What we can learn as developers from the placement of formal elements in Super Hexagon and the analysis I have presented thus is the following: immersion in digital action makes for a less problematic design goal than immersion in digital place.

This is not to say that on is “better” or “more worthy” than the other, but much rather to say that the stakes are higher, when your design demands that the perceived authenticity of a setting rather that the act of playing the game is essential for immersion. It simply requires much more work.



The above interpretation is very illustrative of how a particular discourse can guide an interpretive act of formal elements. Super Hexagon is above interpreted through the lens of the idea of flux and – very superficially – the philosophical discourse about this idea.

To illustrate the enormous influence of discourse, I would like to point to this interview with the game’s creator Terry Cavanaugh. In it, Cavanaugh makes the assertion that Super Hexagon is an expression of himself and his personality. So far, so good – this gels quite well with the above interpretation. However, as is pointed out in the same interview and elsewhere, Cavanaugh identifies the central part of Super Hexagon – and by extension himself – not as flux, but as difficulty and mastery.

This is echoed in many reviews such as this one, where the main analysis of the game is that it is hard. This places the game in a certain tradition and within a certain discourse echoed in this double–interview with two skilled Super Hexagon players – one of them Cavanaugh himself.

Interpreting Super Hexagon along these discursive lines clearly identifies the conceived and perceived message as the game being essentially performative.

This is echoed in an encounter I had in the wild with this game, at the after-party for the Play Seminar in Copenhagen several years ago. Here the game was projected unto a large screen and hapless players competed in making good runs in front of their peers.

As such, one could interpret Super Hexagon as being about competition. Abstract competition not for any real, external goal, but simply to be the best at the game.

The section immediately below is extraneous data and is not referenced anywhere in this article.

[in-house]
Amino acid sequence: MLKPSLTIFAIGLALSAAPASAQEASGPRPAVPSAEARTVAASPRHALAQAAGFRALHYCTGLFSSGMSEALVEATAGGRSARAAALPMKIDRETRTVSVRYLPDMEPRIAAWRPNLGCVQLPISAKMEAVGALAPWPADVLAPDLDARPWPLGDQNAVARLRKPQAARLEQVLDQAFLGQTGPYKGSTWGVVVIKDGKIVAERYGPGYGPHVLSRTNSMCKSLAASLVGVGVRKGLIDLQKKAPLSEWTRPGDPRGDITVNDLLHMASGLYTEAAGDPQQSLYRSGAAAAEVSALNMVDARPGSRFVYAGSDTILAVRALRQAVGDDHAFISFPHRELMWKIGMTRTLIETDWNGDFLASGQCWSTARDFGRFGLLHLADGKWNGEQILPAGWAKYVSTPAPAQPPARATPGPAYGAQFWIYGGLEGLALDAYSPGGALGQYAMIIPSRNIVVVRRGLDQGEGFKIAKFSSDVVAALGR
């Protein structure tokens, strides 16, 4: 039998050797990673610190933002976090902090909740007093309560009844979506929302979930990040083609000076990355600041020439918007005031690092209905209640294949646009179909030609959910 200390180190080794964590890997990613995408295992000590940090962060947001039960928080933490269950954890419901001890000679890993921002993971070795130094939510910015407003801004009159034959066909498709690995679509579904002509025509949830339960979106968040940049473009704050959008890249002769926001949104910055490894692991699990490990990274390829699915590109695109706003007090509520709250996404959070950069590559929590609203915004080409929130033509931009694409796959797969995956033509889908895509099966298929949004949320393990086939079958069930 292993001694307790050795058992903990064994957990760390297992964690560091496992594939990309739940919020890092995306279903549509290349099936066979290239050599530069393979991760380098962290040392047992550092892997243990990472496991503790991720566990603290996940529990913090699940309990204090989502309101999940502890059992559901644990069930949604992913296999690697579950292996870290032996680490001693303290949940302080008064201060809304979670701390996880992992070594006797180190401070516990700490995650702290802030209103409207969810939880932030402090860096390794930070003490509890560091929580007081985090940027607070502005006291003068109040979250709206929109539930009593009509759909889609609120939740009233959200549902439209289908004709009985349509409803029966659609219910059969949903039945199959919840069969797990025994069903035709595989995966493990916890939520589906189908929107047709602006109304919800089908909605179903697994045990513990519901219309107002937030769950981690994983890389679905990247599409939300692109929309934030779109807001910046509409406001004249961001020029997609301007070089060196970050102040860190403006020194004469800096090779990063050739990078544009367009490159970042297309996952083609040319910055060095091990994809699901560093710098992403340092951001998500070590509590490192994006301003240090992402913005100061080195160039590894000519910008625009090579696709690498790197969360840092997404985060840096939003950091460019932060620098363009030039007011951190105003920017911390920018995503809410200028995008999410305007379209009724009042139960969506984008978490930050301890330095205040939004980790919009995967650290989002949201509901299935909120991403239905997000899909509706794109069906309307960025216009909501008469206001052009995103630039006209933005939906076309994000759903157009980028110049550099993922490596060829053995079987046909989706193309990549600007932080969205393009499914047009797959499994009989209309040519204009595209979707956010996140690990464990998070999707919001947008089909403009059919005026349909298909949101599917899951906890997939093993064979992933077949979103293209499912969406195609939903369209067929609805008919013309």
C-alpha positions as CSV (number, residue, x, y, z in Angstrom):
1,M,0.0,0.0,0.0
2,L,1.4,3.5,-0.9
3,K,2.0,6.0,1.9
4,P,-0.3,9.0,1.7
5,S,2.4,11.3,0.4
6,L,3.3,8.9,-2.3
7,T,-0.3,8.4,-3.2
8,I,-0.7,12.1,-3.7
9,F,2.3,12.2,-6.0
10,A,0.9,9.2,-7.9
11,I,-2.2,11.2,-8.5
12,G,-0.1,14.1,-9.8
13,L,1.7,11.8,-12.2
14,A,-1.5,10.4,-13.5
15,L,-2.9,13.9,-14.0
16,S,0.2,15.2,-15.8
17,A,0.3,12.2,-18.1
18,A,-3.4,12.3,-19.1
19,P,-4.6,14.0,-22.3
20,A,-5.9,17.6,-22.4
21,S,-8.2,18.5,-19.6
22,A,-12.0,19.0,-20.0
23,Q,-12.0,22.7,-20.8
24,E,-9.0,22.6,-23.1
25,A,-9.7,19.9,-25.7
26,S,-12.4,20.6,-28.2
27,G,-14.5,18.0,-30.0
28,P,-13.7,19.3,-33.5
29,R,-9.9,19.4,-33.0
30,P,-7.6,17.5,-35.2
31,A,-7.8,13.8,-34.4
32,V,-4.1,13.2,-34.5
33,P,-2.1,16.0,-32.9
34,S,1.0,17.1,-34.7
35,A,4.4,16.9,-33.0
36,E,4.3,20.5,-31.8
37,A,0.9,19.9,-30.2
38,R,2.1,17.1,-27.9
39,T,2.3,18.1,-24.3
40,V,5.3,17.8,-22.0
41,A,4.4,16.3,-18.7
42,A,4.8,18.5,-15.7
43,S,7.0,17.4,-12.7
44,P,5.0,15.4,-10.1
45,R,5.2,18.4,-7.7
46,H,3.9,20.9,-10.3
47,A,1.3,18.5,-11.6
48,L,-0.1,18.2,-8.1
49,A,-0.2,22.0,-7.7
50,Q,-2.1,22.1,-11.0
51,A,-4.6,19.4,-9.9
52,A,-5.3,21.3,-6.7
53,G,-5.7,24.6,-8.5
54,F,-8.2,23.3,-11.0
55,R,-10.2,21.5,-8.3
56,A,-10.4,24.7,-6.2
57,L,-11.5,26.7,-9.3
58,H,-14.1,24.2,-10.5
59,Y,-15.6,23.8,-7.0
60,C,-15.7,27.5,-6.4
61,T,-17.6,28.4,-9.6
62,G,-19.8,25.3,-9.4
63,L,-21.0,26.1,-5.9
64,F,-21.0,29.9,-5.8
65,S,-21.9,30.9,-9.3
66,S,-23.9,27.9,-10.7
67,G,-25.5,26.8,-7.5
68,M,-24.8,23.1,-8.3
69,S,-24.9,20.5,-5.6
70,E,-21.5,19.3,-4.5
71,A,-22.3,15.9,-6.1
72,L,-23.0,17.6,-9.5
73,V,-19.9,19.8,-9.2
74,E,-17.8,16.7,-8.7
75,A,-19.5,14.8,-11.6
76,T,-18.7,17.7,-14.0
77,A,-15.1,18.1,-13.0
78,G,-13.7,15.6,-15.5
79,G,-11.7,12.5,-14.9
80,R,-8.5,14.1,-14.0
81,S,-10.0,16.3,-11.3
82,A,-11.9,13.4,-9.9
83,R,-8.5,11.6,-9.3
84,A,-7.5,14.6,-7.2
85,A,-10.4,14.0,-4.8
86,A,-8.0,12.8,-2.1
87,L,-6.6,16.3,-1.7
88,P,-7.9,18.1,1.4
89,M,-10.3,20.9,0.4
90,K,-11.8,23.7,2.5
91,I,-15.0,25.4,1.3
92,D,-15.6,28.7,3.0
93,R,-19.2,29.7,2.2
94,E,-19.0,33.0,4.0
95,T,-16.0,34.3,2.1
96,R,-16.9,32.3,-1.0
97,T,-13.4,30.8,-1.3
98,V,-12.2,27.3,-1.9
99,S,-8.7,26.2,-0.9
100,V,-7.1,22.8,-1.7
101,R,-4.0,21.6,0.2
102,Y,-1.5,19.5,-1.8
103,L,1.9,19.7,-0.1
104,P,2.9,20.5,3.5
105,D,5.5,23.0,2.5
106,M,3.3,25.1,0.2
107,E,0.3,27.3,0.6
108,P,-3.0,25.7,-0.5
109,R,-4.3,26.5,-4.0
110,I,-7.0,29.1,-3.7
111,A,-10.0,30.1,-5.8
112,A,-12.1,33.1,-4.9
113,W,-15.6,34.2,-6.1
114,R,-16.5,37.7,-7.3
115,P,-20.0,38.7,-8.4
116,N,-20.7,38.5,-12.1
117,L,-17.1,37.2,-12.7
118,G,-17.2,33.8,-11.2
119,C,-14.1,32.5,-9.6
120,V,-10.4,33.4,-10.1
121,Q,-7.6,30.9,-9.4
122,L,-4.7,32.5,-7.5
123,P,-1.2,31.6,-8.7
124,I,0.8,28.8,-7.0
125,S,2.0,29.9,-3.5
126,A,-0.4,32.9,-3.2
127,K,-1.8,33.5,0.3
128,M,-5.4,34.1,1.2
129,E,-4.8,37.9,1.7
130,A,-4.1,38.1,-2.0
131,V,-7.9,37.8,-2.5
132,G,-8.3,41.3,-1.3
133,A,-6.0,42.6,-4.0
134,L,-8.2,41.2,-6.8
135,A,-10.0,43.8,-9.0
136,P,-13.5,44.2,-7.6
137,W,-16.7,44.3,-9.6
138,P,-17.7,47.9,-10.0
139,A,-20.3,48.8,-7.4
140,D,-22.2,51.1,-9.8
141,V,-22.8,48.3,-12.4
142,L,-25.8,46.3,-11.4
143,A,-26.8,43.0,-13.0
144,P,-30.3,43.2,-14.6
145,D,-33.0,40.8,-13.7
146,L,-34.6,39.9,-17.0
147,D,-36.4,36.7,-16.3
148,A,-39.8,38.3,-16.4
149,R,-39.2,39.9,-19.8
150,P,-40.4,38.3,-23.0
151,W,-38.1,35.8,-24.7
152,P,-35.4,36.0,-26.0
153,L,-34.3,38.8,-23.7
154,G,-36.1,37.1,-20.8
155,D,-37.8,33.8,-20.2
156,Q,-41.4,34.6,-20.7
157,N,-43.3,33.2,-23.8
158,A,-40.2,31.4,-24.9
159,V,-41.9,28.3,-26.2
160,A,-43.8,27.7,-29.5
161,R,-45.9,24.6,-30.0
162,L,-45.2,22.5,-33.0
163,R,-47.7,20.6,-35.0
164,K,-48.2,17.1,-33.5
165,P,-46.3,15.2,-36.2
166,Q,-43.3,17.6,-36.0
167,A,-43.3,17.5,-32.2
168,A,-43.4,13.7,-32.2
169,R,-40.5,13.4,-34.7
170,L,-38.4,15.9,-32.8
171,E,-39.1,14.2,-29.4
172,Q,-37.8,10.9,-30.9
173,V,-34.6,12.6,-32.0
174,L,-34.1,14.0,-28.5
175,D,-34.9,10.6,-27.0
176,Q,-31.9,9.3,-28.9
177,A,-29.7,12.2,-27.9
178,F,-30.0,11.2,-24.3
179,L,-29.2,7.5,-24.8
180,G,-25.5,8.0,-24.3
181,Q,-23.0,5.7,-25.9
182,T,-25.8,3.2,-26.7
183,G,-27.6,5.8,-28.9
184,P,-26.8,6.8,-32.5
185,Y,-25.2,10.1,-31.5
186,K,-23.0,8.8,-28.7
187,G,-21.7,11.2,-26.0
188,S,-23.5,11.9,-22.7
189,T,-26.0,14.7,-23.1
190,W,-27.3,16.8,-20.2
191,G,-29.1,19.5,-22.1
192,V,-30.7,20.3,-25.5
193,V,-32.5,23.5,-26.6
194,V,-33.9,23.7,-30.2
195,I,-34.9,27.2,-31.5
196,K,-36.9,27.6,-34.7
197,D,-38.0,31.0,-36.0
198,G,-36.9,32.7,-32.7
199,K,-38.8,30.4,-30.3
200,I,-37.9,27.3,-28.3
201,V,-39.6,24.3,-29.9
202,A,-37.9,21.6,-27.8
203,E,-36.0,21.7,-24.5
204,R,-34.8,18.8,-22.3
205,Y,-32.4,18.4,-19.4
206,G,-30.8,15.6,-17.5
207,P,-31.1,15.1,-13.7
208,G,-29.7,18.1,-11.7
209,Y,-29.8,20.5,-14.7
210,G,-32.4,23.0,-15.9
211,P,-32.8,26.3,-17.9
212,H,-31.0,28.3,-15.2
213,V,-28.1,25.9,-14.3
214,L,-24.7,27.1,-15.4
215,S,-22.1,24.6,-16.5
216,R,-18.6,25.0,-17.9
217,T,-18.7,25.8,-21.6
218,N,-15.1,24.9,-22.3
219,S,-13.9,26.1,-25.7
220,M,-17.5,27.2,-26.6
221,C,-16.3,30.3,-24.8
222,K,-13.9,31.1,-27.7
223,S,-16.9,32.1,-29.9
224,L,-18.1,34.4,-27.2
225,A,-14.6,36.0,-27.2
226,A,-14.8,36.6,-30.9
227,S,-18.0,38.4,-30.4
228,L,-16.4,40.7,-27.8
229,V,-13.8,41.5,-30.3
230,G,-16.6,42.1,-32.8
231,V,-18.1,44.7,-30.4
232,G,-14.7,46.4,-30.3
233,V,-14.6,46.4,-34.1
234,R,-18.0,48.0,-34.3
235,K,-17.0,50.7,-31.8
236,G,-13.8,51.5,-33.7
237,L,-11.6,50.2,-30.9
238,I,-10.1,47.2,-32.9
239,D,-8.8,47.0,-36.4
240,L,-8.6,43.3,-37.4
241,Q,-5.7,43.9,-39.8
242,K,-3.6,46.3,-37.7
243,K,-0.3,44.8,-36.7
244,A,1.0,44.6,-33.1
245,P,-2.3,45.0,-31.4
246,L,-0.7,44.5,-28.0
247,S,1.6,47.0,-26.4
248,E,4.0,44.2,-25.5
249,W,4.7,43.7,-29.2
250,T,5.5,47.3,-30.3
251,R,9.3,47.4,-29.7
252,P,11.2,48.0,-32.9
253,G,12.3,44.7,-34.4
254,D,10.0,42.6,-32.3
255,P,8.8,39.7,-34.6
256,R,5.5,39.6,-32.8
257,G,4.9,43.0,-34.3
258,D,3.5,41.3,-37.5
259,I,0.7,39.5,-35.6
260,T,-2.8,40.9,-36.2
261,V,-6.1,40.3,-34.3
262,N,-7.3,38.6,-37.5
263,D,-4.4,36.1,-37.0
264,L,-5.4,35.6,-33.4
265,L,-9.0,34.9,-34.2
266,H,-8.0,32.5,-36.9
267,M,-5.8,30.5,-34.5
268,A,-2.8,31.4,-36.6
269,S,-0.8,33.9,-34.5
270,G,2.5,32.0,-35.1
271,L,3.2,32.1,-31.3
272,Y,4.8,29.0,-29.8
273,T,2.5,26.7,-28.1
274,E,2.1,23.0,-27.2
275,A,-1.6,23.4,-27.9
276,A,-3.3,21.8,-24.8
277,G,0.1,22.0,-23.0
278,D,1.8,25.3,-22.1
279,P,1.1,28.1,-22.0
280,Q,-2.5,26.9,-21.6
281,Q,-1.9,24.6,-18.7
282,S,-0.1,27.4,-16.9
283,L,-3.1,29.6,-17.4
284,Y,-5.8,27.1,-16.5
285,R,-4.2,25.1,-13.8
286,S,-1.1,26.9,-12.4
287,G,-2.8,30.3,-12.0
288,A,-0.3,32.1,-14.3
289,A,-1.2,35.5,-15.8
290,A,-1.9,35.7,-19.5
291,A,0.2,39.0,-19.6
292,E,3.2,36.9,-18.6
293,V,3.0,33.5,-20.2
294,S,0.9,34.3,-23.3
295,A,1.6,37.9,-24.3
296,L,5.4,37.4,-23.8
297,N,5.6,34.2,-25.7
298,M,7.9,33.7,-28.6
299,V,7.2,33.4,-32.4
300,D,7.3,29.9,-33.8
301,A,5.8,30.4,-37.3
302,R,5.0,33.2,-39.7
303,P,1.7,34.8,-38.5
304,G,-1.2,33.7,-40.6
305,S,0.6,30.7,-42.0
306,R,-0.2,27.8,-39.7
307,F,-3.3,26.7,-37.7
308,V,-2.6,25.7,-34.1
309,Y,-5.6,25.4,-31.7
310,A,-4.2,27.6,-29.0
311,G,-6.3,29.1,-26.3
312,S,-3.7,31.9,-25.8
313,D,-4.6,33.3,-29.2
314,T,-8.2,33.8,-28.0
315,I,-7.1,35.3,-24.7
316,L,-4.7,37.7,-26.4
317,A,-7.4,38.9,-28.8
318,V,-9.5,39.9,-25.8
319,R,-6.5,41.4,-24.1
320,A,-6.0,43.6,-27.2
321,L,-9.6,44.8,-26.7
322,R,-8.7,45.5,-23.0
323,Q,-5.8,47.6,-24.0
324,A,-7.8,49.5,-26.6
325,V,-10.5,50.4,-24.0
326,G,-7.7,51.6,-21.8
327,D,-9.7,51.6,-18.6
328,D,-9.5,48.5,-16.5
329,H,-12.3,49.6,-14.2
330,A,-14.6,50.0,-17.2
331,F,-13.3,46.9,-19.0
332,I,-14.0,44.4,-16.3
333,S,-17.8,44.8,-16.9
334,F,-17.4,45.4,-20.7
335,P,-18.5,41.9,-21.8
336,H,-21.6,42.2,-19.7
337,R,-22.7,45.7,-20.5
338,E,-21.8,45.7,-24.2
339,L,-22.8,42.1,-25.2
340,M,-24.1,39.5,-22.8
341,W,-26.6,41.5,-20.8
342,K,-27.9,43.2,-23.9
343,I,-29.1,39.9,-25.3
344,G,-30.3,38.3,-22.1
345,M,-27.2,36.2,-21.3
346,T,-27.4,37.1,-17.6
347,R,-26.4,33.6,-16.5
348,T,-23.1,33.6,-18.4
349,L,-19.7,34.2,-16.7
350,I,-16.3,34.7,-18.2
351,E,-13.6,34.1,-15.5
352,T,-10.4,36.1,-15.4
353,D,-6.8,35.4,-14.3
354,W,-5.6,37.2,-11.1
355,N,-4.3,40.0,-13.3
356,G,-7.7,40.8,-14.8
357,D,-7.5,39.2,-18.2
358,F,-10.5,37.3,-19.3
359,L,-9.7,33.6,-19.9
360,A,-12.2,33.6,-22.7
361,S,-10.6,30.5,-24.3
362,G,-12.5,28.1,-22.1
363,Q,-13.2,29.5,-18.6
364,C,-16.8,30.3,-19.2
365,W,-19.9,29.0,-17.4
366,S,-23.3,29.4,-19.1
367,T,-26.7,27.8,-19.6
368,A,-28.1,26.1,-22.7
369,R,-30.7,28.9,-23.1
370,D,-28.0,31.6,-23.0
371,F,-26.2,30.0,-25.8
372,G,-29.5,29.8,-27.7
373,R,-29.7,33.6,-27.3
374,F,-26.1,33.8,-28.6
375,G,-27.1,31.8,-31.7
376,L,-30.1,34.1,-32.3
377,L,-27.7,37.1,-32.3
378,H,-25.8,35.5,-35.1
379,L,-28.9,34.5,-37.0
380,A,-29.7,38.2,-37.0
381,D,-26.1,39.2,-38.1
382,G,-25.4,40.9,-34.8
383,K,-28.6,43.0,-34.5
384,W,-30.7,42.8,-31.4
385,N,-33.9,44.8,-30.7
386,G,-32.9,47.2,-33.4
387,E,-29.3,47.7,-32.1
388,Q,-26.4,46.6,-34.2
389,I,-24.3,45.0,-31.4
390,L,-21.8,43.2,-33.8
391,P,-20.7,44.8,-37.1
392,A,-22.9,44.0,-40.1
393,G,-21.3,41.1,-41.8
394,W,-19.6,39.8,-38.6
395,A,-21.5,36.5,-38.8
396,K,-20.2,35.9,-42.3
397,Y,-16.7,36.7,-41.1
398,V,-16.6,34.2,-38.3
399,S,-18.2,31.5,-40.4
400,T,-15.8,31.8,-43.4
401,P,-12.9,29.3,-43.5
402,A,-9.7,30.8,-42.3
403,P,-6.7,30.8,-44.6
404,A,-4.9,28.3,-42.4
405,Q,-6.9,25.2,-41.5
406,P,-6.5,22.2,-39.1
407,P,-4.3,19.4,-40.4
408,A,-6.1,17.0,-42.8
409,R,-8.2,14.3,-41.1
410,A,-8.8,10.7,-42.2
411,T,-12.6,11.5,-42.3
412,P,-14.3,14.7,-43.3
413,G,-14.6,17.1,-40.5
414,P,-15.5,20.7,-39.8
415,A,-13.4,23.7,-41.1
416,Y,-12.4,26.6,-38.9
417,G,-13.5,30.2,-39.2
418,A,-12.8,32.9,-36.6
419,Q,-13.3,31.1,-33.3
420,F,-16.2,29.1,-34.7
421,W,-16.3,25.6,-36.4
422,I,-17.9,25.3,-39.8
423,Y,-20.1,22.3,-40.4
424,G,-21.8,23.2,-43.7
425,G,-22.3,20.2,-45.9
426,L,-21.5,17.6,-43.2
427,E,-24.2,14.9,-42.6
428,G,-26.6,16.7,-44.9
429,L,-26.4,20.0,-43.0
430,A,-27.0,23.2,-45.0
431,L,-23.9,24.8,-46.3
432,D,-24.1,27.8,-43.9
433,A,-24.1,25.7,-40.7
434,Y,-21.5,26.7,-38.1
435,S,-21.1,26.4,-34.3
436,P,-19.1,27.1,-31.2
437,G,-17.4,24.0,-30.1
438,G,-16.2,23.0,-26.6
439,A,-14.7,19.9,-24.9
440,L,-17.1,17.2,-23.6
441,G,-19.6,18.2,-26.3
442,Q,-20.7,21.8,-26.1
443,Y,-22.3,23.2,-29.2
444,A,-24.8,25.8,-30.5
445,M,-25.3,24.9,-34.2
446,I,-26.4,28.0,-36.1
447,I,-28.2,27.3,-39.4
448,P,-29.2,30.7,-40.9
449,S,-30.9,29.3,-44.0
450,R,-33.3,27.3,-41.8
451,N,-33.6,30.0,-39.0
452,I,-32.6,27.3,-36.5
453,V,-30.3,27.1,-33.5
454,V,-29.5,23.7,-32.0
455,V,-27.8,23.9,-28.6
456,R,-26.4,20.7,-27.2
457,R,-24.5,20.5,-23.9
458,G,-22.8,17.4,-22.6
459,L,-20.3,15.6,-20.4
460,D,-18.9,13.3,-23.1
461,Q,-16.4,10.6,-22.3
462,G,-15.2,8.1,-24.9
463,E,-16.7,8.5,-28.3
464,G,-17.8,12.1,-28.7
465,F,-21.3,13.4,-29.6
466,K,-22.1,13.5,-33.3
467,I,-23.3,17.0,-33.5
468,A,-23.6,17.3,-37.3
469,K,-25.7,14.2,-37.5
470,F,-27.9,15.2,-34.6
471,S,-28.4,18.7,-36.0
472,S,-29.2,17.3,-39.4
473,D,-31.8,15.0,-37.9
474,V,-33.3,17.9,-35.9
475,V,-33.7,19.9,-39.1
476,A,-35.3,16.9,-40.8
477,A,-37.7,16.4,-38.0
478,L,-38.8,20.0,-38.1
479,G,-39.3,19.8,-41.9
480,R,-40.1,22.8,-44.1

Correct interpretation

This raises the following interesting and excellent question for our model: if two interpretations of the same game are possible based on the same formal elements, then how do we choose which is the real interpretation?

What does Super Hexagon actually mean? Is it an illustration of flux or is it about competition?

I posit that it is both.


Hopefully, I have argued effectively above for my flux-based interpretation, and it should be clear from the sources that the conceived message of the developer and the perceived message of at least some players contradict this. As I can effectively point to at least one part of our model – the formal elements – and argue my interpretation in contrast to these two, both intepretations have been shown to be possible.

This can be seen as a problem for the model but actually, I believe it illustrates a strength. By isolating different elements of analysis, the model gives us a platform to disagree upon that illuminates the multiplicity of the work rather than reducing us to discuss “what we think” about it. By isolating specific parts of the work, discourse and conceived and perceived messages, we can effectively argue for many different meanings contained in the work, and most works do contain a multiplicity of meaning.

If the message of Super Hexagon simply is that hard games are fun for certain people, then this idea could just as well be expressed in non-artistic terms.

The game – any game – contains a multiplicity of messages that can spring from any part of our model. This shows not only the versatility of digital games as an art form or medium, but of our model as a basis for analysis as well.

The screen shots above are taken by the author. It is not easy to take screen shots of Super Hexagon on an ipad while playing it, so please forgive the dismal scores.


I’m an associate professor at the Dania Academy of Higher Education in Grenaa, Denmark. We offer two AP level educations focused on game development, one for programmers and one for designers. I teach a flurry of different analytical disciplines, and I will be blogging about various forms of analysis from gameplay and narrative analysis of games to marketing analysis and even occasionally object oriented analysis in relation to game development. My focus is on making analysis a practical skill. I hope to produce insights and lessons for use in further design, rather than analysing for pure fun and knowledge – though that certainly also has its place. Oh, and a warning: I have a weird background for games – philosophy and the study of religion – which may bleed through from time to time. I will try to blog at least once a week – always on Thursdays, occasionally also on Mondays.